This post was originally published at Novelicious.com and is now at WritingTipsOasis.com. WritingTipsOasis.com acquired Novelicious.com in June 2022.
Reviewed by Jennifer Joyce
Dora and Inez were never supposed to be friends. Raised by her wealthy aunt and uncle in a small Colorado mining town, Inez spends her days working at the local library and drinking tea with the other affluent ladies of the town. Her path isn’t supposed to cross with Dora, a prostitute from one of the town’s brothels, but the pair are brought together when they witness a brutal murder on the street and an unlikely bond forms.
Honeyville is set in Trinidad, Colorado in 1913, during a time of unrest. The mining companies are at loggerheads with the Union and events begin to spiral out of control. With thugs roaming the streets and the sound of gunshots increasing by the day, Trinidad is no longer a safe place to live.
I wasn’t quite sure what to make of Honeyville to begin with. I liked the writing and the fact that the book is inspired by true events, but it took a while for me to be truly drawn into the story of Dora and Inez. I didn’t particularly like Inez. She’s quite a naïve and mousy little character to begin with but as her friendship with Dora strengthens, she seems to burst out of her shell and quickly grows in confidence. This should be a good thing, but I found that the more confident Inez became, the more selfish she became too. She never seems to listen to Dora unless the subject is about her or something she is currently obsessed with, whether that is a man or a cause. I much preferred Dora and thought that she was a great friend to Inez despite the circumstances. Dora is a strong woman, but she is also trapped by her own situation and I couldn’t help feeling for her and hoping that life would take a turn for the better for her. I also really liked Inez’s brother, Xavier. He isn’t perfect and certainly has his flaws, but I loved the friendship that he develops with Dora through his sister.The book begins twenty years after Dora and Inez meet, with Dora delivering a blood-stained letter that should have been passed on almost two decades earlier. I was intrigued by what was contained within the letter and this intrigue increased further as I found myself immersed in Dora and Inez’s story. The letter didn’t disappoint, but I have to say that the ending fell rather flat for me as there were still so many unanswered questions. I like endings to be tied up nicely, so although I enjoyed the book, the conclusion wasn’t quite as satisfying as I would have liked.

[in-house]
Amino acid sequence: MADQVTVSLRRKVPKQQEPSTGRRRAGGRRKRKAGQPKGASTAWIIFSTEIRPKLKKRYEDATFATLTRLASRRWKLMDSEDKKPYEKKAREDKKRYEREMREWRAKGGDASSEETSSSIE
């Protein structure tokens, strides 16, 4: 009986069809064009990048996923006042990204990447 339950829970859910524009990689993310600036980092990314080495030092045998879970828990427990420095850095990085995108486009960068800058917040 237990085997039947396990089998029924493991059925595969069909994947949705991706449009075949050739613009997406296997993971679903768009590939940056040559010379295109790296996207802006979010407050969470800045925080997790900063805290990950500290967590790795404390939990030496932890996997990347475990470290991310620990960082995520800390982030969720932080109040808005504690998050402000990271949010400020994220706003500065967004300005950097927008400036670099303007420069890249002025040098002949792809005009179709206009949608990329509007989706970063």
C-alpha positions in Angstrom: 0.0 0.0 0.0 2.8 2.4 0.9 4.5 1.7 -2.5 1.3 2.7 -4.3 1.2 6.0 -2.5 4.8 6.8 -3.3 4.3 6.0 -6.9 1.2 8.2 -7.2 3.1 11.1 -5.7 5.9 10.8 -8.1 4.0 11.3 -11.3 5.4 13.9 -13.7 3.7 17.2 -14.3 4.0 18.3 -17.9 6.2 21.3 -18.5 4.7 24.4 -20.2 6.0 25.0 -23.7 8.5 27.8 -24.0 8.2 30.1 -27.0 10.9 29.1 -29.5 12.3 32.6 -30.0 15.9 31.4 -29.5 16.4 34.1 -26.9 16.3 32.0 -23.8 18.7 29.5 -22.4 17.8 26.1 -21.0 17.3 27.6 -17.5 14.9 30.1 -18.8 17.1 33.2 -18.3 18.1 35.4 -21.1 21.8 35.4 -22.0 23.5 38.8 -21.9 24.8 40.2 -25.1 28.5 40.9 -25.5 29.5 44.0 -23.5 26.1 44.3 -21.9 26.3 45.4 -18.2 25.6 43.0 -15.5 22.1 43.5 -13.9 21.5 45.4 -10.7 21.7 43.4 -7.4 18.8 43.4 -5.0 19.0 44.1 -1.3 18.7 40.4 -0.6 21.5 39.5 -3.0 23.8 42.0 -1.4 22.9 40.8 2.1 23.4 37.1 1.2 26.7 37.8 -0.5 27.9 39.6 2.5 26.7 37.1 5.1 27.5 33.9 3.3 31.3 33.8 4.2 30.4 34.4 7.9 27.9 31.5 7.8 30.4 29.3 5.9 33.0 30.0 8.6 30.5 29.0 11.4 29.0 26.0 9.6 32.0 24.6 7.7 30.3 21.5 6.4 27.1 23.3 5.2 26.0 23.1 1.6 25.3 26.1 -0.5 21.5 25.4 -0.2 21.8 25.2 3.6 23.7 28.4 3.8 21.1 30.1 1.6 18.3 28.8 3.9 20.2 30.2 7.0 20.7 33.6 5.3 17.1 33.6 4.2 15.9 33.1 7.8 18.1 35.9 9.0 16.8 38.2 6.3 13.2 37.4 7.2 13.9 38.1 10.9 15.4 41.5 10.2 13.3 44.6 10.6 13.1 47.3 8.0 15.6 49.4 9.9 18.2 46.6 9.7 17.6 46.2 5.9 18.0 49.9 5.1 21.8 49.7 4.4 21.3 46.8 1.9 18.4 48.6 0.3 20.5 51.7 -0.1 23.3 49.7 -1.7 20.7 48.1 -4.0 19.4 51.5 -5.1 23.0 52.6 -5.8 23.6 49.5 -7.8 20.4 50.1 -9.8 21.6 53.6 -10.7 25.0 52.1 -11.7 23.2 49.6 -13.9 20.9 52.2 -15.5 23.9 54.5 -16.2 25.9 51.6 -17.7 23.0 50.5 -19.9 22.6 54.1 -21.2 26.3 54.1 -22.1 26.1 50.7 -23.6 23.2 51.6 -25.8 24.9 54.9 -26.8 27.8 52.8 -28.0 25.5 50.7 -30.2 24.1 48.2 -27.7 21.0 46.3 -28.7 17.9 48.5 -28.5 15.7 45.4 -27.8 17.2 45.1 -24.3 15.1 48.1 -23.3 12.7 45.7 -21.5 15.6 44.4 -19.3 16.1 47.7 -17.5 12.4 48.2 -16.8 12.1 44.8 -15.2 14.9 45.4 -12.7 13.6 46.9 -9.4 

Honeyville is bloody and tragic, but I also found it to be quite uplifting too. Once I was drawn into the story, I found myself growing increasingly eager to find out what happened to Dora and Inez and I devoured the last two hundred pages. The book is full to the brim with varying emotions, with the highs of love and friendship set against the lows of tragedy and death.